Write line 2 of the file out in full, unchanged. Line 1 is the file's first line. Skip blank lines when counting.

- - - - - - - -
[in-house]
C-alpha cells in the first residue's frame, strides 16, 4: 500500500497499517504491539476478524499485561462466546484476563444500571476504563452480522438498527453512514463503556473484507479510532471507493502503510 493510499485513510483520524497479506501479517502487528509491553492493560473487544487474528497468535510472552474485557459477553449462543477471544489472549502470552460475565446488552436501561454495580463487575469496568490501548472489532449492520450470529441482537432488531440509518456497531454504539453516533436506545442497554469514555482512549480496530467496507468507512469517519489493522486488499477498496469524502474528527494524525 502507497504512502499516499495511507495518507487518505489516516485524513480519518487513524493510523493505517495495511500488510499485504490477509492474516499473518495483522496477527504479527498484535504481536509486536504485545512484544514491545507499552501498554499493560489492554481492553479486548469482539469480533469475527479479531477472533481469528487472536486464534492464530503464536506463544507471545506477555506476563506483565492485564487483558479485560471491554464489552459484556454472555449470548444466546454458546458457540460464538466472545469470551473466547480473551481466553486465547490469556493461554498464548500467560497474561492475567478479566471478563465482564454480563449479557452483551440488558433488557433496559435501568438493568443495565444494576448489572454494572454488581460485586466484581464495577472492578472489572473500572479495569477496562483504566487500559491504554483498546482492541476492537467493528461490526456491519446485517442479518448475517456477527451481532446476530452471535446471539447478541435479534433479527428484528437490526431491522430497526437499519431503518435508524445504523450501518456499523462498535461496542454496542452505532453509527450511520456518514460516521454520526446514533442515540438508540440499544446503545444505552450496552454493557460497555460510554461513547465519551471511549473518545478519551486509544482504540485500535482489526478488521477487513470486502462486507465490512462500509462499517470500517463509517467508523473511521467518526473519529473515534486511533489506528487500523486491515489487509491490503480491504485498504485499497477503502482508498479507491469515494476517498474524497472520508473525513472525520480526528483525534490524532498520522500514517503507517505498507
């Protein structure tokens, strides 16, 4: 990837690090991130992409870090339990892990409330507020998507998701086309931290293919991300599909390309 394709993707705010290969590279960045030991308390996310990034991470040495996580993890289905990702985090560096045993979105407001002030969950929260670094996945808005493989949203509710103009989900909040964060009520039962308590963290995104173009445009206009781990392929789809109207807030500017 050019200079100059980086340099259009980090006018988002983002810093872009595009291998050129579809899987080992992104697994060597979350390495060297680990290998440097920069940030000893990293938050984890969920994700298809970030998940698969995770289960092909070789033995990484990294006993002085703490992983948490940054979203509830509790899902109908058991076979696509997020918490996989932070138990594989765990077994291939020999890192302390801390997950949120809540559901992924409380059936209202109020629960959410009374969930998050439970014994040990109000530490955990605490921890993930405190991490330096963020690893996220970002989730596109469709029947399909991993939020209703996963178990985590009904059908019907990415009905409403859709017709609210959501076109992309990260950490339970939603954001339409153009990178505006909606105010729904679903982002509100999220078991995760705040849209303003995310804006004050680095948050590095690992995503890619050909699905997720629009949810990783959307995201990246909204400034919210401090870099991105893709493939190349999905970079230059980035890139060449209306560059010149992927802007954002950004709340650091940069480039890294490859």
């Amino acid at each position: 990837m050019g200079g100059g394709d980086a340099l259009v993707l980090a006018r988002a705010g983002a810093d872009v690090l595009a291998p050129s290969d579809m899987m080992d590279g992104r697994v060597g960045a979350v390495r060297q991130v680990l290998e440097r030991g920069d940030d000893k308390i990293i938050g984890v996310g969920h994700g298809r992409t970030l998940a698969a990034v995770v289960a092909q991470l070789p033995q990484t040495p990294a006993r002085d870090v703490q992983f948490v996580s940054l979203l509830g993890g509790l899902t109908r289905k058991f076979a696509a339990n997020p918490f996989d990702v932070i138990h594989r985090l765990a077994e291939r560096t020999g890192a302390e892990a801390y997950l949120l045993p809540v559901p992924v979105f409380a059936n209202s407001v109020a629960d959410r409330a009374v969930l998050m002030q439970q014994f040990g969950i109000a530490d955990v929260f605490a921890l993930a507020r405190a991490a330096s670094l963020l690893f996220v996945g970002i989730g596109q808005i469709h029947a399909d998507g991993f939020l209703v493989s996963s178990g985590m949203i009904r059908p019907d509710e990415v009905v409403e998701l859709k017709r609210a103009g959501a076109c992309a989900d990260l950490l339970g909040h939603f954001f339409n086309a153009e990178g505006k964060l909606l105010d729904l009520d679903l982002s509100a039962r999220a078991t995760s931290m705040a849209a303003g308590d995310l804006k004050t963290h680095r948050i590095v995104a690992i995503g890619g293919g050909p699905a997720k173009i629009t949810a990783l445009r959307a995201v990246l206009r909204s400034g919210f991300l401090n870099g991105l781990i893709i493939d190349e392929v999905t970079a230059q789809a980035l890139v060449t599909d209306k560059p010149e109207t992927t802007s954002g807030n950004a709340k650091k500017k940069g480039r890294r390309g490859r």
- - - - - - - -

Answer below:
C-alpha cells in the first residue's frame, strides 16, 4: 500500500497499517504491539476478524499485561462466546484476563444500571476504563452480522438498527453512514463503556473484507479510532471507493502503510 493510499485513510483520524497479506501479517502487528509491553492493560473487544487474528497468535510472552474485557459477553449462543477471544489472549502470552460475565446488552436501561454495580463487575469496568490501548472489532449492520450470529441482537432488531440509518456497531454504539453516533436506545442497554469514555482512549480496530467496507468507512469517519489493522486488499477498496469524502474528527494524525 502507497504512502499516499495511507495518507487518505489516516485524513480519518487513524493510523493505517495495511500488510499485504490477509492474516499473518495483522496477527504479527498484535504481536509486536504485545512484544514491545507499552501498554499493560489492554481492553479486548469482539469480533469475527479479531477472533481469528487472536486464534492464530503464536506463544507471545506477555506476563506483565492485564487483558479485560471491554464489552459484556454472555449470548444466546454458546458457540460464538466472545469470551473466547480473551481466553486465547490469556493461554498464548500467560497474561492475567478479566471478563465482564454480563449479557452483551440488558433488557433496559435501568438493568443495565444494576448489572454494572454488581460485586466484581464495577472492578472489572473500572479495569477496562483504566487500559491504554483498546482492541476492537467493528461490526456491519446485517442479518448475517456477527451481532446476530452471535446471539447478541435479534433479527428484528437490526431491522430497526437499519431503518435508524445504523450501518456499523462498535461496542454496542452505532453509527450511520456518514460516521454520526446514533442515540438508540440499544446503545444505552450496552454493557460497555460510554461513547465519551471511549473518545478519551486509544482504540485500535482489526478488521477487513470486502462486507465490512462500509462499517470500517463509517467508523473511521467518526473519529473515534486511533489506528487500523486491515489487509491490503480491504485498504485499497477503502482508498479507491469515494476517498474524497472520508473525513472525520480526528483525534490524532498520522500514517503507517505498507